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Future Microbiol. 2009 Feb;4(1):85-103. doi: 10.2217/17460913.4.1.85.

Bacterial chromosome-encoded small regulatory RNAs.

Author information

1
AG Bakteriengenetik, Friedrich-Schiller-Universit├Ąt Jena, Philosophenweg 12, D-07743 Jena, Germany. sabine.brantl@uni-jena.de

Abstract

Small RNAs (sRNAs) that act as regulators of gene expression have been identified in all kingdoms of life. Until 1999, only about 10 abundant sRNAs had been identified in Escherichia coli, but the function of most of them remained elusive for a long time. However, since 2001, a series of systematic computational approaches have revealed that bacteria encode a tremendous number of sRNAs. In E. coli more than 100 sRNAs are now known. However, approximately only 20 of them have been assigned a biological function, indicating that this is still a challenging issue. Systematic searches have been performed for a few Gram-positive bacterial species, too. sRNAs can be divided into two major groups: the first group comprises so-called bona fide antisense RNAs, which regulate gene expression by a base-pairing mechanism with mRNA. The second group of sRNAs encompasses RNAs that act by binding to small proteins.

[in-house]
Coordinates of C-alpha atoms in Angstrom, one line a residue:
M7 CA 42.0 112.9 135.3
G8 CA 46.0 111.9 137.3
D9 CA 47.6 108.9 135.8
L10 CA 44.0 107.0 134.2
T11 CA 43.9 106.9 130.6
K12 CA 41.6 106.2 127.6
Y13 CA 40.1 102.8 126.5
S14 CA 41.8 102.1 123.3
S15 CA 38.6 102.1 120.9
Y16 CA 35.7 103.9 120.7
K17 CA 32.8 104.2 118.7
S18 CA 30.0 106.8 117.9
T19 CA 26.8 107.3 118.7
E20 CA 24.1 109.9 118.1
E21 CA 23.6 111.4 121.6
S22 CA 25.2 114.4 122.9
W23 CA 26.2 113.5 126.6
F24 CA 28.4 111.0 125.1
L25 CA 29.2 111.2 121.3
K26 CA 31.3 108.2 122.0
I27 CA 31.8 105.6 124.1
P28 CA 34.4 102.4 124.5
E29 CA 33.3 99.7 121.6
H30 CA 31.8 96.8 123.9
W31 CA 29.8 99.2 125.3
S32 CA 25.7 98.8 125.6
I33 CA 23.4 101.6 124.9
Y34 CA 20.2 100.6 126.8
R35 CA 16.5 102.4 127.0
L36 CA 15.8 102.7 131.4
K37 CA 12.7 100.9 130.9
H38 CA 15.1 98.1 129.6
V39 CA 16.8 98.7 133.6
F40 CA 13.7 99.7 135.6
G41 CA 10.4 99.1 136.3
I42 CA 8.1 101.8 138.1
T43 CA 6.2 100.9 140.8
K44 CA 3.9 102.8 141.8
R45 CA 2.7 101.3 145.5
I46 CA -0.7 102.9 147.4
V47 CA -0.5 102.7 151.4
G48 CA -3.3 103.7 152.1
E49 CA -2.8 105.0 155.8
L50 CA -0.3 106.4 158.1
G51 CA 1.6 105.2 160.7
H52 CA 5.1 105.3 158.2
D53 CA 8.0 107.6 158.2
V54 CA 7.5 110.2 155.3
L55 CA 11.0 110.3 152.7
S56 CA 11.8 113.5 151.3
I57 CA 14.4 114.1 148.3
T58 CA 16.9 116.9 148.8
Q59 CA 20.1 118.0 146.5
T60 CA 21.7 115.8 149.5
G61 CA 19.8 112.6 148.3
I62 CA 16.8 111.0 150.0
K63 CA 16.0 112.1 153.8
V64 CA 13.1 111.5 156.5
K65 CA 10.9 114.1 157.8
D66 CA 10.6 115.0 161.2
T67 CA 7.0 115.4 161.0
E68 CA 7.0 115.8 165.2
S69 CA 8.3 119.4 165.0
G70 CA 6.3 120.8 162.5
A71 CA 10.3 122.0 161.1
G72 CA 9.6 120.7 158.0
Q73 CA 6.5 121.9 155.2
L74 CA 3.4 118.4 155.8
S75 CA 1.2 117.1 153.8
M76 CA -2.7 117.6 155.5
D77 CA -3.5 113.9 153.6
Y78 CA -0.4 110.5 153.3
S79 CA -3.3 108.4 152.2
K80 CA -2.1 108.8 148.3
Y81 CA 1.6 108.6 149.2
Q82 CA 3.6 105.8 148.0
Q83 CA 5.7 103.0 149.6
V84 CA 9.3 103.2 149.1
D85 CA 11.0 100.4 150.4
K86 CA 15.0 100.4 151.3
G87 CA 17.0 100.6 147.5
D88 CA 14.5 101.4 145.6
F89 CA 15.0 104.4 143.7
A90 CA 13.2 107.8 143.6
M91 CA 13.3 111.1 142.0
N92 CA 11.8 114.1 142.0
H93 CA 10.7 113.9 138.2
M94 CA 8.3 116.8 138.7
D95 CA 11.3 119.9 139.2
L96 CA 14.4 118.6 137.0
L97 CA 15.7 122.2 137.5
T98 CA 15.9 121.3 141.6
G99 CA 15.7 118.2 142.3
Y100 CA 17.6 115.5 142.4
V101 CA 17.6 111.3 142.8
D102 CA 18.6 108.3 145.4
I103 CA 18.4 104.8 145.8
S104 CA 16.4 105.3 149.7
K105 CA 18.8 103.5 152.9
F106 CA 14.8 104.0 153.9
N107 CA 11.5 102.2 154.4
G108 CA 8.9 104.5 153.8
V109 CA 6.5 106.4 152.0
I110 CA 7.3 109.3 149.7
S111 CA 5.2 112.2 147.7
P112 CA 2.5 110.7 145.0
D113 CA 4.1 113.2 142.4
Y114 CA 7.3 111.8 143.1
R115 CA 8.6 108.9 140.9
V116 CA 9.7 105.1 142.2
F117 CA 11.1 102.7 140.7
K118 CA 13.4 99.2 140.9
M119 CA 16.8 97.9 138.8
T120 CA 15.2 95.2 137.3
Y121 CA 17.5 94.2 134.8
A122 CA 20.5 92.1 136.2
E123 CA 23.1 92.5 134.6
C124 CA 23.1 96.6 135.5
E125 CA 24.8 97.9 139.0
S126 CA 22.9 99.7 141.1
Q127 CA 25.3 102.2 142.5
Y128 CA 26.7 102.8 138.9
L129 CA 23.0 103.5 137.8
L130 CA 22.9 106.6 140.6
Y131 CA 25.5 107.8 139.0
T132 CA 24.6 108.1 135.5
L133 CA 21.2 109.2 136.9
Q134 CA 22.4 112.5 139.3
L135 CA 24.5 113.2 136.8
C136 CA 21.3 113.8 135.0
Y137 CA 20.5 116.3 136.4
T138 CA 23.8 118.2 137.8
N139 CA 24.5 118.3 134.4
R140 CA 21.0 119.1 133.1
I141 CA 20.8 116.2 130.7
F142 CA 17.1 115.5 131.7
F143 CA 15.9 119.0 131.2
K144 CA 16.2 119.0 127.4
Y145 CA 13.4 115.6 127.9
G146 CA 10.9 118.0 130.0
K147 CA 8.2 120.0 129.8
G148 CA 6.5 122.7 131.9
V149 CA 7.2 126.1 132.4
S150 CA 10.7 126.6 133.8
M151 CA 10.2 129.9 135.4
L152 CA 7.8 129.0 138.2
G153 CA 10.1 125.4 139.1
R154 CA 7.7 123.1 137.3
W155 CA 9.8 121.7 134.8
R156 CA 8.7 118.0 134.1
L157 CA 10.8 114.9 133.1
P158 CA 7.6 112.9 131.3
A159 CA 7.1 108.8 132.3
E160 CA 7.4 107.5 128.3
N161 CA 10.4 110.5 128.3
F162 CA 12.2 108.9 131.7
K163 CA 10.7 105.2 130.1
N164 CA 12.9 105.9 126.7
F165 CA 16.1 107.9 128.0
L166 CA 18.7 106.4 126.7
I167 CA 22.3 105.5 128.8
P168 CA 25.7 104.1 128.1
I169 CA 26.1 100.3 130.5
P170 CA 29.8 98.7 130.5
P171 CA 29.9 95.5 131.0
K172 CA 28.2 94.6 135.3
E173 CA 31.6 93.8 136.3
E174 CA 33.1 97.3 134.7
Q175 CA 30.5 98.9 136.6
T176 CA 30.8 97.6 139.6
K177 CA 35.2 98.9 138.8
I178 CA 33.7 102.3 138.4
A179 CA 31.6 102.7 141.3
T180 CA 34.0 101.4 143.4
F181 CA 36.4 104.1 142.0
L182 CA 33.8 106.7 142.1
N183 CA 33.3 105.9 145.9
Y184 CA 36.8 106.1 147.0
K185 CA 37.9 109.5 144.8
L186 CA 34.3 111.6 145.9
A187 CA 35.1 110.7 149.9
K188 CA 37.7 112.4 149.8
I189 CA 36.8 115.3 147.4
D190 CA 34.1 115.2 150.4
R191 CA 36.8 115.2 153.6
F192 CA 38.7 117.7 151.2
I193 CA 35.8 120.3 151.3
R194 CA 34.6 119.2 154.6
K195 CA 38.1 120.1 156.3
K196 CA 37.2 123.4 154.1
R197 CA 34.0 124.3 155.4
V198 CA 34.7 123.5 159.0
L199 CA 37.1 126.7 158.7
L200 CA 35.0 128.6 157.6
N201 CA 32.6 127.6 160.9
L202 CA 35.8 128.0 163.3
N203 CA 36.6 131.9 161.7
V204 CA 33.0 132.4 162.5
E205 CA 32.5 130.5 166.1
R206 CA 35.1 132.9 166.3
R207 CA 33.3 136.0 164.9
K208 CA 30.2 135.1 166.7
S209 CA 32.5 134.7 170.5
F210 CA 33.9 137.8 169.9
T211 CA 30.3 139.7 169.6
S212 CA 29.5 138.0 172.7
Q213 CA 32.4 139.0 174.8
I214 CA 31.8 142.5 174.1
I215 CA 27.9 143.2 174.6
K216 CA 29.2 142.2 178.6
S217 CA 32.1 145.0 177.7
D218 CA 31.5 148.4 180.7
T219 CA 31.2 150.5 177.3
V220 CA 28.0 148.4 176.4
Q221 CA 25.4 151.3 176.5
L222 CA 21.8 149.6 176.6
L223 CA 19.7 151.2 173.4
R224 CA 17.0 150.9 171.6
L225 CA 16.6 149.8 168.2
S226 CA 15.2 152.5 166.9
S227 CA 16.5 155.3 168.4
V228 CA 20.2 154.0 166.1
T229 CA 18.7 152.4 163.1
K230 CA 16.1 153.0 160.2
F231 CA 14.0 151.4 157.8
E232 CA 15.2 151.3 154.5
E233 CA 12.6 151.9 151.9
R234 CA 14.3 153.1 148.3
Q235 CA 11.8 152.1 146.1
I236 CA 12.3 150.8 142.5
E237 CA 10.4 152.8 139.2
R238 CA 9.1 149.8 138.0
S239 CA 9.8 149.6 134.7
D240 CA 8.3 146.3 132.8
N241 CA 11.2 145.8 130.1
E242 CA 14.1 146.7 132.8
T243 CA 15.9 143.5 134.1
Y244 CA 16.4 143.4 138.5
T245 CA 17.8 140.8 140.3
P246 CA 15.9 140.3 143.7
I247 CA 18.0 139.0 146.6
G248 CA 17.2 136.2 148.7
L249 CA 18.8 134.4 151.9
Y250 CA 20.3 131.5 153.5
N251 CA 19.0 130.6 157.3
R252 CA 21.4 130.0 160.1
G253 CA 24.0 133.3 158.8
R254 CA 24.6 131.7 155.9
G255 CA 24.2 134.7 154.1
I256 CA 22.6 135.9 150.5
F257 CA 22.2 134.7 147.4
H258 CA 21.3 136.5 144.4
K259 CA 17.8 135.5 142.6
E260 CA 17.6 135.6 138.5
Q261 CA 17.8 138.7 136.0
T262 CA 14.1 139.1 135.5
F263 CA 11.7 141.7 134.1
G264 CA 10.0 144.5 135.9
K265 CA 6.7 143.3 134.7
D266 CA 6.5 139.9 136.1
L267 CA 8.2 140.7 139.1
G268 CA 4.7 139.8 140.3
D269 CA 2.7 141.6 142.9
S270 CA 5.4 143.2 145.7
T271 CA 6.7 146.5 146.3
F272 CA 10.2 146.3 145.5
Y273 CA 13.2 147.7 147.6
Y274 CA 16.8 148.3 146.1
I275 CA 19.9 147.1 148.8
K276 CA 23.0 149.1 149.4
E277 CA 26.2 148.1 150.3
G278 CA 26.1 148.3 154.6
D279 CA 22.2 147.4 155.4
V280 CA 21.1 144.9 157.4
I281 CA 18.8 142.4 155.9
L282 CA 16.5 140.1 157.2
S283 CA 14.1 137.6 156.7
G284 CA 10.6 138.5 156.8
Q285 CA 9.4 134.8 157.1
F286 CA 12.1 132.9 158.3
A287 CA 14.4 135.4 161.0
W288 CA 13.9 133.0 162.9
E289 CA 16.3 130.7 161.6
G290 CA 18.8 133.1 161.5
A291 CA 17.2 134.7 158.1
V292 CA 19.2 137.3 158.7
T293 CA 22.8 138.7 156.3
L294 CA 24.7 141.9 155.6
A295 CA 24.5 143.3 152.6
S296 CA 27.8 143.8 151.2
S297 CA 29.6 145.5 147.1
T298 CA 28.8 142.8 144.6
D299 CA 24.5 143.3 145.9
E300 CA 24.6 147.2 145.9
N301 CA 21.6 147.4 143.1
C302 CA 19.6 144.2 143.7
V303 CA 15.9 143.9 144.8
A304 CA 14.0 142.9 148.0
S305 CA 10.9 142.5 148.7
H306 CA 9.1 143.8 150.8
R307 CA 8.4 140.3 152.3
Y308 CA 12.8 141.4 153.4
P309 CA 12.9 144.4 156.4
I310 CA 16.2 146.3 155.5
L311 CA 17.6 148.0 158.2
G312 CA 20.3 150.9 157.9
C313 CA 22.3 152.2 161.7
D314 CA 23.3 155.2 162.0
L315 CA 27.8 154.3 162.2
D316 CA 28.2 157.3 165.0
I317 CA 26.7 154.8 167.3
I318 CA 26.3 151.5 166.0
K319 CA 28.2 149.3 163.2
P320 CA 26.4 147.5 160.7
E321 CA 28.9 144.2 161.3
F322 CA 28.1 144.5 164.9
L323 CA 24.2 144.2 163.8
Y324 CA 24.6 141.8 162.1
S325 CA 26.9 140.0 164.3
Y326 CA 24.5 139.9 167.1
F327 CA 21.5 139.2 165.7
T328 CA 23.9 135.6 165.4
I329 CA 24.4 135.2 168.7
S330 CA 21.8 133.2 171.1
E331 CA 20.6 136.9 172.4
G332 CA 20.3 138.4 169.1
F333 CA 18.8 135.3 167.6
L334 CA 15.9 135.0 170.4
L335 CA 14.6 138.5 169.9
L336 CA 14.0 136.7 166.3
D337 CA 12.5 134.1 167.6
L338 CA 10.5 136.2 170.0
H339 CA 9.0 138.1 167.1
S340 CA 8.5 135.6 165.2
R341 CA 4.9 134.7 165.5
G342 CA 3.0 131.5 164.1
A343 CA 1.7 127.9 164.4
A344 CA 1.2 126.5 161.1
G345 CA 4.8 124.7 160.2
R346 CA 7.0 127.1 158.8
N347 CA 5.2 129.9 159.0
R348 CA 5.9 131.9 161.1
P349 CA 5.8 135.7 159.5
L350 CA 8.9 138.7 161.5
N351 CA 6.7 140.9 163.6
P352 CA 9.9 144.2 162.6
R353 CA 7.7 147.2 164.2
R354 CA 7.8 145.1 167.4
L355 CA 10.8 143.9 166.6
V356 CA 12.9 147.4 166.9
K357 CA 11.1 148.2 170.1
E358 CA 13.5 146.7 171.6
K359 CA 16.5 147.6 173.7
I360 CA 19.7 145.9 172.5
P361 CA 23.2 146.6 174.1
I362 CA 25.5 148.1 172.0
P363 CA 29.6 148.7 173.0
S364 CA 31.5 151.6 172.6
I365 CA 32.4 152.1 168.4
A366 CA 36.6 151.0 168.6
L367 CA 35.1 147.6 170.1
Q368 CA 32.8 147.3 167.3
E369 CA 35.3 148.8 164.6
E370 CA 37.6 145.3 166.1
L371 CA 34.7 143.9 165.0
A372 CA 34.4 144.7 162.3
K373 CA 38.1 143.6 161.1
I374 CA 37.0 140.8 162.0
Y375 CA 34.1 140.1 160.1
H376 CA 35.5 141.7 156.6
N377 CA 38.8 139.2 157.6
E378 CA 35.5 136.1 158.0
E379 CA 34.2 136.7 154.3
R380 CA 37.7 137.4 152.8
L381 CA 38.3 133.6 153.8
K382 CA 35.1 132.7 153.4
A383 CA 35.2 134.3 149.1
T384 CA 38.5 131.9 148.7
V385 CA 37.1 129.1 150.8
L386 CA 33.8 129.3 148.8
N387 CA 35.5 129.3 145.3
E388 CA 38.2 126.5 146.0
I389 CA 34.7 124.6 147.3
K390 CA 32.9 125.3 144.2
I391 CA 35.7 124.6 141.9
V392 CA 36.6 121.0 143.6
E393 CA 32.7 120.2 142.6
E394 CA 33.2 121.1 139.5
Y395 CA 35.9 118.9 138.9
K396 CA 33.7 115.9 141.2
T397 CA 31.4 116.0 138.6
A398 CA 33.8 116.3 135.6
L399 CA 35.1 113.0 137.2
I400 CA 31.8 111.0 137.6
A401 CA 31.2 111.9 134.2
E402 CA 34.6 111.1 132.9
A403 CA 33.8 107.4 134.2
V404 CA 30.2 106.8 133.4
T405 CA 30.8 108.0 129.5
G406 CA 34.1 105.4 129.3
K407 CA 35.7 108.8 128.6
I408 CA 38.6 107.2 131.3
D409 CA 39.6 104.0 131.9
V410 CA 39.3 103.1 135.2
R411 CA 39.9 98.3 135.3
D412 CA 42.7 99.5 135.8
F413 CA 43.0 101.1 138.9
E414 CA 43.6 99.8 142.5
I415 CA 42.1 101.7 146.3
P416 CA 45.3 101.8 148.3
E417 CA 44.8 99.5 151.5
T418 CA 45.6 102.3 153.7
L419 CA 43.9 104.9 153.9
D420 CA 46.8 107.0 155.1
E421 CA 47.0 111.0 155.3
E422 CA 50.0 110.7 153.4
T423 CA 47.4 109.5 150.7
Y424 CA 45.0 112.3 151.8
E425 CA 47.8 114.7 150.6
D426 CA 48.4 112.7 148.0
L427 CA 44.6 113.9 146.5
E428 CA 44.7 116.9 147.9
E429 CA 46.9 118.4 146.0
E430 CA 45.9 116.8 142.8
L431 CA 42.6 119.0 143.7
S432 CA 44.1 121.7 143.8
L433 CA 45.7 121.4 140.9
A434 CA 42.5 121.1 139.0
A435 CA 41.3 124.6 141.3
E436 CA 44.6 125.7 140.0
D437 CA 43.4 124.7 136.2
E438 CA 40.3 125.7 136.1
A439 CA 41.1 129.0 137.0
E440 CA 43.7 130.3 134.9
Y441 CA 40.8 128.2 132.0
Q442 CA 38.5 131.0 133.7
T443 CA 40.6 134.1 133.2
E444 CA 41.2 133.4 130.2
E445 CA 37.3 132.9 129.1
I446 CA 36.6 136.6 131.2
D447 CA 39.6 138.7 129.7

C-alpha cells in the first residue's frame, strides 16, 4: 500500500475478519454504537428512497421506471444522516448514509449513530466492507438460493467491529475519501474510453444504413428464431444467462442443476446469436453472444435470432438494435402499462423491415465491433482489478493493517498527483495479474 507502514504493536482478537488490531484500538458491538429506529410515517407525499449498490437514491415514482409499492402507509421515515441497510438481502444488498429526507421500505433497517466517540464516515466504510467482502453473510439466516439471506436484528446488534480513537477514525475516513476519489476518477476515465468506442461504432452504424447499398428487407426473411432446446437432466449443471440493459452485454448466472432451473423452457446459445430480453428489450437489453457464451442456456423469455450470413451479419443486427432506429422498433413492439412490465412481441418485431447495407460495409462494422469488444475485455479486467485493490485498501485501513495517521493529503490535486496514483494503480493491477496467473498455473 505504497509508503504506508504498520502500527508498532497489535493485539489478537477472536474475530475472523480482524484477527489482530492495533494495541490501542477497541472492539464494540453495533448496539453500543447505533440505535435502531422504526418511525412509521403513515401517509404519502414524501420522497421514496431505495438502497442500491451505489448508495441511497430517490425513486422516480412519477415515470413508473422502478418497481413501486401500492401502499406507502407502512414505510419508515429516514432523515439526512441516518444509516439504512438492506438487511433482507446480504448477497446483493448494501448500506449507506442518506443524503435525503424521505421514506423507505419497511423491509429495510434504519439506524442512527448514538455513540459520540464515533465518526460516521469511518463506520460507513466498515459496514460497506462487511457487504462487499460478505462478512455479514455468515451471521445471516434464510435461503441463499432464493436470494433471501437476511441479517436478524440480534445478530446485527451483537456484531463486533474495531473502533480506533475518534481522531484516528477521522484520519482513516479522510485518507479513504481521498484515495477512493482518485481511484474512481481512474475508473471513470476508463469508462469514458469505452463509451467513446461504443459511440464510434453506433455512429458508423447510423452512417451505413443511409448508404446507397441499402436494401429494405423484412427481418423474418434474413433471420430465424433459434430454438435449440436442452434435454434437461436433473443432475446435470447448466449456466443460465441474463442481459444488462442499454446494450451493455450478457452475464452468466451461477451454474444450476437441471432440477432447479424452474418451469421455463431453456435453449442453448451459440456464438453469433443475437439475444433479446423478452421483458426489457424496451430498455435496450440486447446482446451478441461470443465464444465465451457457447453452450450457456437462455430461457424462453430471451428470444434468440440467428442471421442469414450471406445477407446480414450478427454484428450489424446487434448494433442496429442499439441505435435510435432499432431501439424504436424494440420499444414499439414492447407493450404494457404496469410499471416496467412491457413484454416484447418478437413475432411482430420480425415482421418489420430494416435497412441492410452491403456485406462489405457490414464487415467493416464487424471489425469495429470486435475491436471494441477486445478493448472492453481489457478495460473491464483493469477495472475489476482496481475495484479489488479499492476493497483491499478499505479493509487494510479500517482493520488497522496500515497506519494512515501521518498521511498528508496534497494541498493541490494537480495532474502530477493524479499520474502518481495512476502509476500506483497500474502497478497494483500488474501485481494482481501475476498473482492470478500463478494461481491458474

PMID:
19207102
DOI:
10.2217/17460913.4.1.85
[Indexed for MEDLINE]

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